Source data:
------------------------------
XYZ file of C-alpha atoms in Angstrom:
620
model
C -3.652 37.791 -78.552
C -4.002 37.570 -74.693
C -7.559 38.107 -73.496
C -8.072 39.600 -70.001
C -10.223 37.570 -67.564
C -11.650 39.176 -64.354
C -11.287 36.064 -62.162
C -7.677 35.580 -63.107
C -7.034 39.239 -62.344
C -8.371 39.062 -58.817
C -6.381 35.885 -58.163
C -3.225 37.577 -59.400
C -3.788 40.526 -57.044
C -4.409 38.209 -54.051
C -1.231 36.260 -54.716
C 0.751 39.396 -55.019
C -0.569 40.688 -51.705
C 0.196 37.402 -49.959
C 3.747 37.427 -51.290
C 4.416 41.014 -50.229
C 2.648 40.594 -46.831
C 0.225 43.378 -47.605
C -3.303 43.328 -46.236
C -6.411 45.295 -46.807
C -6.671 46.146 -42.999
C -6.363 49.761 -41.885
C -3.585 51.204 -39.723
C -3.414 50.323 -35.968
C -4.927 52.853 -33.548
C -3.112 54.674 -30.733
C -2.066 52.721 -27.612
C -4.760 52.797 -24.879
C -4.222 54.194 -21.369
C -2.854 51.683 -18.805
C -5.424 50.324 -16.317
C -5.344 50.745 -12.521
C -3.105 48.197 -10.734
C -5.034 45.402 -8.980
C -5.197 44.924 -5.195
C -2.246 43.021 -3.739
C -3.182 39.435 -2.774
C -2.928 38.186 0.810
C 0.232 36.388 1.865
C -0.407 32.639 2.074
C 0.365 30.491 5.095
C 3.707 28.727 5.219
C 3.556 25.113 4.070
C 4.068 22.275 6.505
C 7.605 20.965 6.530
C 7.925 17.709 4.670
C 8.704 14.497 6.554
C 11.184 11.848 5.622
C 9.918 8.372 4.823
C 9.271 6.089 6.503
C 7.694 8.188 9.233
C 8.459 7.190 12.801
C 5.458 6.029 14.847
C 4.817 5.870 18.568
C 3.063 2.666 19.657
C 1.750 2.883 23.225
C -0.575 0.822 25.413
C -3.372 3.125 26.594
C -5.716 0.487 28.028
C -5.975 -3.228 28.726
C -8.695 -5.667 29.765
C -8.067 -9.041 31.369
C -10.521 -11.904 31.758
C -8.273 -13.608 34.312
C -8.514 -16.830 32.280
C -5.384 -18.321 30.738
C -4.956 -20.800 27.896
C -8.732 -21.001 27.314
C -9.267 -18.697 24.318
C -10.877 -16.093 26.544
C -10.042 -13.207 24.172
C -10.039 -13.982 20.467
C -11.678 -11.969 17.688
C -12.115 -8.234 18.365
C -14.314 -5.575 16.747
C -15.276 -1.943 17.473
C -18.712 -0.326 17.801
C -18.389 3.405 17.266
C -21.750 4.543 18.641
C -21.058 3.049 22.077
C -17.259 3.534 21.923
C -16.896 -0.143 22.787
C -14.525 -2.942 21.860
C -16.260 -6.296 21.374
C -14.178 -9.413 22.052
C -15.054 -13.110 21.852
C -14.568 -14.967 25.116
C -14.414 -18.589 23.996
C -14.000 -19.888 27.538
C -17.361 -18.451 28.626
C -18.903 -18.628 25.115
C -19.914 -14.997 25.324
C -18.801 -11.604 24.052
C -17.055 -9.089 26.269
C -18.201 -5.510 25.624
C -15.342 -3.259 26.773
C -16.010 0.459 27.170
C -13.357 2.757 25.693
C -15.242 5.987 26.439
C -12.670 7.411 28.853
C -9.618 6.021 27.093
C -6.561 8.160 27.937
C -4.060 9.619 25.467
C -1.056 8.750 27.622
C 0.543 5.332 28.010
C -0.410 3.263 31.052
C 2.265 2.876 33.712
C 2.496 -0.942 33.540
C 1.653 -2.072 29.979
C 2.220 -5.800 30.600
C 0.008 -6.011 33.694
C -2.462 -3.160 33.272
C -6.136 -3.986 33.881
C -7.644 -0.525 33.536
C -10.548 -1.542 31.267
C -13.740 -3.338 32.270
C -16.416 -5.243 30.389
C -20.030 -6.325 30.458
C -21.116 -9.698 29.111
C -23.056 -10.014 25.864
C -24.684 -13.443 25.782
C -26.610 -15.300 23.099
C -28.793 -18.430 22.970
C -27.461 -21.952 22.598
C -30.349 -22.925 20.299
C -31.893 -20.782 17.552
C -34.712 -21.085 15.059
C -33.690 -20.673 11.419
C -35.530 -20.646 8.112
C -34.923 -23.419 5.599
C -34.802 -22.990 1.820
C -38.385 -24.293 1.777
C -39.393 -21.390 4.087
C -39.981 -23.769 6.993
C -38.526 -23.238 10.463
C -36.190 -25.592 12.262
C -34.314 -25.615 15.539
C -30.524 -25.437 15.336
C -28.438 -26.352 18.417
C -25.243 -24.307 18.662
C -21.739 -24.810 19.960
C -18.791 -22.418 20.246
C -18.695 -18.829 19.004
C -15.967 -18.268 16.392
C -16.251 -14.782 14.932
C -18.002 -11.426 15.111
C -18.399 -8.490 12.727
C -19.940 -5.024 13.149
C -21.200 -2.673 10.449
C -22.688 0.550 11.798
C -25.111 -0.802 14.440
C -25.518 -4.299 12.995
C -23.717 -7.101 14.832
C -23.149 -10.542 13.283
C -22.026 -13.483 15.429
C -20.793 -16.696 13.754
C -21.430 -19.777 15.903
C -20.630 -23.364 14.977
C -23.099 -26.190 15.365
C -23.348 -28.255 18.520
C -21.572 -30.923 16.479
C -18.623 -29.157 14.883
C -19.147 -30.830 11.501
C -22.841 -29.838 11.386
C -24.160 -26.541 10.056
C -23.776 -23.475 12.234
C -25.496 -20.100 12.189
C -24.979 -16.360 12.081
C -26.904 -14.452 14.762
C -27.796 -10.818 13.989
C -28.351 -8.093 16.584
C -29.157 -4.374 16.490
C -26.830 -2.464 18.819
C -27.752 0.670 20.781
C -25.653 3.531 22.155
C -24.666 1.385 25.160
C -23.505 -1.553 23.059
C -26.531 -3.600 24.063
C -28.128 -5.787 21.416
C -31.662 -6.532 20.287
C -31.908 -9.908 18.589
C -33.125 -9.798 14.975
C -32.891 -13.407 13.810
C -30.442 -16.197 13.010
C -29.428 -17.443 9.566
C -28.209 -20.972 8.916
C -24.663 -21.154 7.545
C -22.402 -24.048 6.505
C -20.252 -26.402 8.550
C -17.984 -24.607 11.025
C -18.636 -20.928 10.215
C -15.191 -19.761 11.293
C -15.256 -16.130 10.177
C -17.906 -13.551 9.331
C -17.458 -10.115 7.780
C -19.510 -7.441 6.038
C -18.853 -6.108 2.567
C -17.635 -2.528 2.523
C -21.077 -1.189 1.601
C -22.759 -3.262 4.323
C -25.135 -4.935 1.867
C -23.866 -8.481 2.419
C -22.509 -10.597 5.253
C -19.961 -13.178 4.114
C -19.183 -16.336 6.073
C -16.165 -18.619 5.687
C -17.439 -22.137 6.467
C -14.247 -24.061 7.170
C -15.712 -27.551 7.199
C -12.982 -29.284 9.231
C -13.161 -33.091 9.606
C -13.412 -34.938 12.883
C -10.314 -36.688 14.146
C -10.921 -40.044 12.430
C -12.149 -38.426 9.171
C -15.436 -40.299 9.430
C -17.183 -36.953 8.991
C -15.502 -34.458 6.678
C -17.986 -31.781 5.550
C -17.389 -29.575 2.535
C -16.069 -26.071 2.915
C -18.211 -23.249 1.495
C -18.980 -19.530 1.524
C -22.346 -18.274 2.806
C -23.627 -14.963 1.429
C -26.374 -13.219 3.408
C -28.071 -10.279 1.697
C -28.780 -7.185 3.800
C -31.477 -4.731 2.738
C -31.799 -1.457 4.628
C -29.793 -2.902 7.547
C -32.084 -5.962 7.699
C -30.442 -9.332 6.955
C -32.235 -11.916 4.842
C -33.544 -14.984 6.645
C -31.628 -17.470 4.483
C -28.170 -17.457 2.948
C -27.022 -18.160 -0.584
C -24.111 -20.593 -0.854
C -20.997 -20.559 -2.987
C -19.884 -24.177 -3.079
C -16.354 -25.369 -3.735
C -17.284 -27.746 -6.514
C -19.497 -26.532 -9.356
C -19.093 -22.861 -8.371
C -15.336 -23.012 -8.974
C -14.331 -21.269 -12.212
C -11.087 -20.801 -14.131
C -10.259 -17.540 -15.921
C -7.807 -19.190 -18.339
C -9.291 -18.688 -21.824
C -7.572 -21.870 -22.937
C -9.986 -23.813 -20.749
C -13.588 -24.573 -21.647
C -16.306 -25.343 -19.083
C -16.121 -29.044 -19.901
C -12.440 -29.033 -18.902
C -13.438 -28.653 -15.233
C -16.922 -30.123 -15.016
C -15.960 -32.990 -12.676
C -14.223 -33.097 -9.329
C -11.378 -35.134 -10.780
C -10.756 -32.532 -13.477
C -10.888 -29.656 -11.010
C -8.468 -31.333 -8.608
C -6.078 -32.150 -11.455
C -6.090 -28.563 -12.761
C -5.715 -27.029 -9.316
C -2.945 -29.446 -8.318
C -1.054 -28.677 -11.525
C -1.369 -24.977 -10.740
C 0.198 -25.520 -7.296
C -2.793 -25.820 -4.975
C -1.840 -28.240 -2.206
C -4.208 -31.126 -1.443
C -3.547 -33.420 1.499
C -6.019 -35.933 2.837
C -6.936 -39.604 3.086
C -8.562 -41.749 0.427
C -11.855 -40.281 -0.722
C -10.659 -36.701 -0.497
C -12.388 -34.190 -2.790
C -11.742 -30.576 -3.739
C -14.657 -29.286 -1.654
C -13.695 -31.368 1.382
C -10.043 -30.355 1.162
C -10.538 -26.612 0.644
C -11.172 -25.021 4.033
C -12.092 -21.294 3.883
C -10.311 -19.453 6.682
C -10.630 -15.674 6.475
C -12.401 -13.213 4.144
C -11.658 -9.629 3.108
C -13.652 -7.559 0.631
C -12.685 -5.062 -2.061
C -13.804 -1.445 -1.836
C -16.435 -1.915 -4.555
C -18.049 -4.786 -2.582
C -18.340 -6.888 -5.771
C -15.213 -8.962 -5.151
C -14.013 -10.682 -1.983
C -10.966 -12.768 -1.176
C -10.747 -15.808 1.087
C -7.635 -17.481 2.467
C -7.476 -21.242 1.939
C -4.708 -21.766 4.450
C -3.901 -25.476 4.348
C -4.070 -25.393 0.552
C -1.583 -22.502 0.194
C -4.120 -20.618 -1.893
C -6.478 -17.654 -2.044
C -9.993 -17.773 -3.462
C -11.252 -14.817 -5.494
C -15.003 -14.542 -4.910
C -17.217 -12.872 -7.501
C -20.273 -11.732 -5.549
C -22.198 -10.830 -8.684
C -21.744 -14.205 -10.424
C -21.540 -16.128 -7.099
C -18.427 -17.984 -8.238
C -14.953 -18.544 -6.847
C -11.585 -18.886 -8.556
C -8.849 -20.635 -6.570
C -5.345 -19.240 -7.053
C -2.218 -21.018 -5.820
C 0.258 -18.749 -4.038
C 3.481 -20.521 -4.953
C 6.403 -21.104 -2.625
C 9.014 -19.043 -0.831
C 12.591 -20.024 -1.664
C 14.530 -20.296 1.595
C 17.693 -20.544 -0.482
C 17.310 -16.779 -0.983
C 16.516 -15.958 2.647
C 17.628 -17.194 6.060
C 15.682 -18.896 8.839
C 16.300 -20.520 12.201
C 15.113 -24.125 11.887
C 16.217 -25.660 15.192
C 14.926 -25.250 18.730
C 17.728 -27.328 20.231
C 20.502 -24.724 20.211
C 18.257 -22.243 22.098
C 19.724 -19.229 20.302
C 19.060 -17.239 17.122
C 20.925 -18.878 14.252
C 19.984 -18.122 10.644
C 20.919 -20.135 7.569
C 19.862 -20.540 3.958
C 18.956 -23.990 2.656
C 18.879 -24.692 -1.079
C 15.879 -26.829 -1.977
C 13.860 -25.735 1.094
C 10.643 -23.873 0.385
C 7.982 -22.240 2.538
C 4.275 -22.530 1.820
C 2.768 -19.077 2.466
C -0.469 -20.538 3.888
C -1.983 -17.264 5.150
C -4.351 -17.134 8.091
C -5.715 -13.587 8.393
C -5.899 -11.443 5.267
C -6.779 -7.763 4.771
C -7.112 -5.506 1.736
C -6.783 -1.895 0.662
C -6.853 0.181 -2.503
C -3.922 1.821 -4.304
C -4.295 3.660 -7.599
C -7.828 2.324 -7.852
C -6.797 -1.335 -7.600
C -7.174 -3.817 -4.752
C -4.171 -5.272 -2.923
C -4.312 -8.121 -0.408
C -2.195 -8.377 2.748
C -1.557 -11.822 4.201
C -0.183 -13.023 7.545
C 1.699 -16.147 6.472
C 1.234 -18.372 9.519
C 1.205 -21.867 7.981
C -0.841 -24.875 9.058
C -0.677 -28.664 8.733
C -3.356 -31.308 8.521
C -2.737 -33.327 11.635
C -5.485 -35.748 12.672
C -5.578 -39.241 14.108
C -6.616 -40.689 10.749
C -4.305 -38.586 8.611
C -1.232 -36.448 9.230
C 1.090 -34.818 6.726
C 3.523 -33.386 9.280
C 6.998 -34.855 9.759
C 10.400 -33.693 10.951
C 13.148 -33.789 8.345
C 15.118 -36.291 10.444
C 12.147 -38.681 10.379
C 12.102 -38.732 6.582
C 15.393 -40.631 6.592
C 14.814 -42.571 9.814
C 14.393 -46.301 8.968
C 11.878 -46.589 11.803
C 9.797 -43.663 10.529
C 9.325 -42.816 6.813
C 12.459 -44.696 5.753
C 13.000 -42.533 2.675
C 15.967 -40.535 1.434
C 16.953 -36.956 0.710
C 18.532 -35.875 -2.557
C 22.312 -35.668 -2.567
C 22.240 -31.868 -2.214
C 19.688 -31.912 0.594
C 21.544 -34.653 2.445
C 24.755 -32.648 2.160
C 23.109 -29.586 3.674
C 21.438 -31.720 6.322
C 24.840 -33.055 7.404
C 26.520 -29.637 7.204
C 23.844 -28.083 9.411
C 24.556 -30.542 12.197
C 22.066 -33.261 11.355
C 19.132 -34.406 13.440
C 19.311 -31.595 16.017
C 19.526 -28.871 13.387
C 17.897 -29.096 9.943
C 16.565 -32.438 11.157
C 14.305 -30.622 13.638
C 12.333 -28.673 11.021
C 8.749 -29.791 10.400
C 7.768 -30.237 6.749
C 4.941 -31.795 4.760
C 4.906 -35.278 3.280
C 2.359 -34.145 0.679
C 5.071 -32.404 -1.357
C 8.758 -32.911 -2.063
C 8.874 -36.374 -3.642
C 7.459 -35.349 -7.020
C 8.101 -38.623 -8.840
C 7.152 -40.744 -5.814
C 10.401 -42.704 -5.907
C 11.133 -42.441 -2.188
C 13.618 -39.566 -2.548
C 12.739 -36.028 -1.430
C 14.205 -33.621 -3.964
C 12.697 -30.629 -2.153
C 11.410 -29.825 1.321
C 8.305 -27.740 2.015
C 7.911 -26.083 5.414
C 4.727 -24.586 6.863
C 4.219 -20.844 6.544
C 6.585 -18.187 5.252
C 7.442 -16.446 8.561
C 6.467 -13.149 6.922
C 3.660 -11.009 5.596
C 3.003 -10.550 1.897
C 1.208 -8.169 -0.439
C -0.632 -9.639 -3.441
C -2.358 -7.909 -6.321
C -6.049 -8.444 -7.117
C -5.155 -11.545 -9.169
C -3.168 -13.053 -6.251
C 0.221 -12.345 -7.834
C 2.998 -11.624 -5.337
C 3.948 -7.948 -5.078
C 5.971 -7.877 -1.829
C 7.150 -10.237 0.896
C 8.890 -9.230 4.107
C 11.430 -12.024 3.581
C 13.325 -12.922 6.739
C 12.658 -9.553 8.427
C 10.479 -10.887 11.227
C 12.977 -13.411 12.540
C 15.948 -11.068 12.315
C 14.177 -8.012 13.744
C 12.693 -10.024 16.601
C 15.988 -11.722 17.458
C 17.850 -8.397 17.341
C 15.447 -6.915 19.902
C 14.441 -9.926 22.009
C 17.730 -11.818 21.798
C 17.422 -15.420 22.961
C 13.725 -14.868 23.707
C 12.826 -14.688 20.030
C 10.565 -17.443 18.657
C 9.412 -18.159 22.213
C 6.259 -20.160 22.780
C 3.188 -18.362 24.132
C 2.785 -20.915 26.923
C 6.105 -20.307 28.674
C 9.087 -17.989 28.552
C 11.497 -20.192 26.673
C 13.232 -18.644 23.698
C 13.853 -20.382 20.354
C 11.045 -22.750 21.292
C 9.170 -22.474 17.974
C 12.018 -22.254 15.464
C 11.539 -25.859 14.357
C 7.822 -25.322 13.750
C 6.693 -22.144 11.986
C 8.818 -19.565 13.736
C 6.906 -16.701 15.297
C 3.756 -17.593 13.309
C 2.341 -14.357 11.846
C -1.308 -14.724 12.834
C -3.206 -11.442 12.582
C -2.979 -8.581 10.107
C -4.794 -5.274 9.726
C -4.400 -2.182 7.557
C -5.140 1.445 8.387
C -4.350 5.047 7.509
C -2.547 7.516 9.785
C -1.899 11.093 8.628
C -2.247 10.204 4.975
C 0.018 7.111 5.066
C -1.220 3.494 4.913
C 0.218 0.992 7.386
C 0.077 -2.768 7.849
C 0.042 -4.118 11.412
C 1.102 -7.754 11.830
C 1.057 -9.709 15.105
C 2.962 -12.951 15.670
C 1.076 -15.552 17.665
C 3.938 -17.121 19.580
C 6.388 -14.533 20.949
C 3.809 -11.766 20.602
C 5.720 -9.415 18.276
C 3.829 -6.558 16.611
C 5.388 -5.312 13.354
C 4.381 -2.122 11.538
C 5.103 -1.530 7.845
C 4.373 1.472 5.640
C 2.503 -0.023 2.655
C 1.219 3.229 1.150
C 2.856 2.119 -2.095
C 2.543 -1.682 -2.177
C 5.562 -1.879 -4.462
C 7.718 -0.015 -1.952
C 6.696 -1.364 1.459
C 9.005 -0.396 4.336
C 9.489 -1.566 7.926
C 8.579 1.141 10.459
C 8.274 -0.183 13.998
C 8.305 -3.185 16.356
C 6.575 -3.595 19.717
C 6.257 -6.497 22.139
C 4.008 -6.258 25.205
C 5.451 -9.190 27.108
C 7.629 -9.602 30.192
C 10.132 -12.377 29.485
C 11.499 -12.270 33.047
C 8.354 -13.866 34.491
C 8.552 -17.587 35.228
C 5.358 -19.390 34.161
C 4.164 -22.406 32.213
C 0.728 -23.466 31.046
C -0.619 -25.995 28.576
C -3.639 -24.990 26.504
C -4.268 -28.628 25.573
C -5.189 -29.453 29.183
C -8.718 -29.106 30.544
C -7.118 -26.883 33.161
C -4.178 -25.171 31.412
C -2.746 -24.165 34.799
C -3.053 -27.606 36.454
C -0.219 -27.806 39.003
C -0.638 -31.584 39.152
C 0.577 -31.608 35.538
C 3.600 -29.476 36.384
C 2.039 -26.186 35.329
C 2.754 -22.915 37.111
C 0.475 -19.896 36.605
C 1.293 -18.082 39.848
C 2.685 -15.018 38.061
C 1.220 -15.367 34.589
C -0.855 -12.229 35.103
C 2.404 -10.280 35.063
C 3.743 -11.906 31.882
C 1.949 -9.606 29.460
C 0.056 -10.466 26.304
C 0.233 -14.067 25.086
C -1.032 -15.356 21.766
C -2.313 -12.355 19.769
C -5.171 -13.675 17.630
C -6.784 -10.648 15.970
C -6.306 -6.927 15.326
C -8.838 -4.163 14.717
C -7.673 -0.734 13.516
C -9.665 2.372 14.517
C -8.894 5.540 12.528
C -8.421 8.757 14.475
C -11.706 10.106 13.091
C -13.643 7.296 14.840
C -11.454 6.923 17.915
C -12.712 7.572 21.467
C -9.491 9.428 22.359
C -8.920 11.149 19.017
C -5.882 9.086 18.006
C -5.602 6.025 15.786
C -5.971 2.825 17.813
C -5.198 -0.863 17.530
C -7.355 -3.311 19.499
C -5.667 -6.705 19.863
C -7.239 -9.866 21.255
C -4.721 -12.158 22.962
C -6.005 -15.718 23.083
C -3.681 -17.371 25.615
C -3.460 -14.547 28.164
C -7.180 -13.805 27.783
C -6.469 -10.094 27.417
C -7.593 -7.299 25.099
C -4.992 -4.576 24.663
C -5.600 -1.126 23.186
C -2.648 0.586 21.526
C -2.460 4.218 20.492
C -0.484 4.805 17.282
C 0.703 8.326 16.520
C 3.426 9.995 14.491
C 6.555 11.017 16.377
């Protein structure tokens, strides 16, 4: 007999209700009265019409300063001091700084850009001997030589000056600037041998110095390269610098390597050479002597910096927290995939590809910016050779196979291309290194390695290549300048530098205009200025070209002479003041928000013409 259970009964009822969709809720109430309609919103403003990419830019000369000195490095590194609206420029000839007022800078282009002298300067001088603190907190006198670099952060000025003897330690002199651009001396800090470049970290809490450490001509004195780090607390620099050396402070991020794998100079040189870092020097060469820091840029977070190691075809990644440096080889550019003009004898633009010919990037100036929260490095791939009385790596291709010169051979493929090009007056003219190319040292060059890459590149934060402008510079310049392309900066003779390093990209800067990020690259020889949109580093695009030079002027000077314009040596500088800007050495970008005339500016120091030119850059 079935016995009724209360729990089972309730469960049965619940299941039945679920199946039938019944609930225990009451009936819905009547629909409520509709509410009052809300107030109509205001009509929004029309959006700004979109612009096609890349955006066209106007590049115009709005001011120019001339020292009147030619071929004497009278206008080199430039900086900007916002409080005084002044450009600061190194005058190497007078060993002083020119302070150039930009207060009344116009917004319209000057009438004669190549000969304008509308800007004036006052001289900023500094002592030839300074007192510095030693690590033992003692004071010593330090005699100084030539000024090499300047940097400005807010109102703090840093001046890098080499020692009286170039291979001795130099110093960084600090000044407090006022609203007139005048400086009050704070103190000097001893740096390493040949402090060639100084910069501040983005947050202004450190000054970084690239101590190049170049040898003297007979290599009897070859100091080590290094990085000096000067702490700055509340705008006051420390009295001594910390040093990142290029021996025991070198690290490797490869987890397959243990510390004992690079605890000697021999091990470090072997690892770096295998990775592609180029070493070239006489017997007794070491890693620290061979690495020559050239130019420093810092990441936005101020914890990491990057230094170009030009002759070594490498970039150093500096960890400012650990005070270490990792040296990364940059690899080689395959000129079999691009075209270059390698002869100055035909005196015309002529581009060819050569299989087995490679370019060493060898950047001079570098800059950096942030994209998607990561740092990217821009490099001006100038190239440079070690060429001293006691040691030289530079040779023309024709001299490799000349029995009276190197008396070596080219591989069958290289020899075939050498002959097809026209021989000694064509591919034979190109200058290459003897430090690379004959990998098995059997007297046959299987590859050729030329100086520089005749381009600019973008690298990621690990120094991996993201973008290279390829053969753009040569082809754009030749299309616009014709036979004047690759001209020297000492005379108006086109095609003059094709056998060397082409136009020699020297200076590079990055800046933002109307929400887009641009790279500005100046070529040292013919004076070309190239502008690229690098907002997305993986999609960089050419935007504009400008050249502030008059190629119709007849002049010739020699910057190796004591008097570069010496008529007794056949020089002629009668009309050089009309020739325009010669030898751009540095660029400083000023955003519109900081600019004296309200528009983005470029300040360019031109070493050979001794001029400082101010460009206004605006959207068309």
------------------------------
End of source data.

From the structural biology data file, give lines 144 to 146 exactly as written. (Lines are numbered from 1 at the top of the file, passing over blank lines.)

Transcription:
C -34.314 -25.615 15.539
C -30.524 -25.437 15.336
C -28.438 -26.352 18.417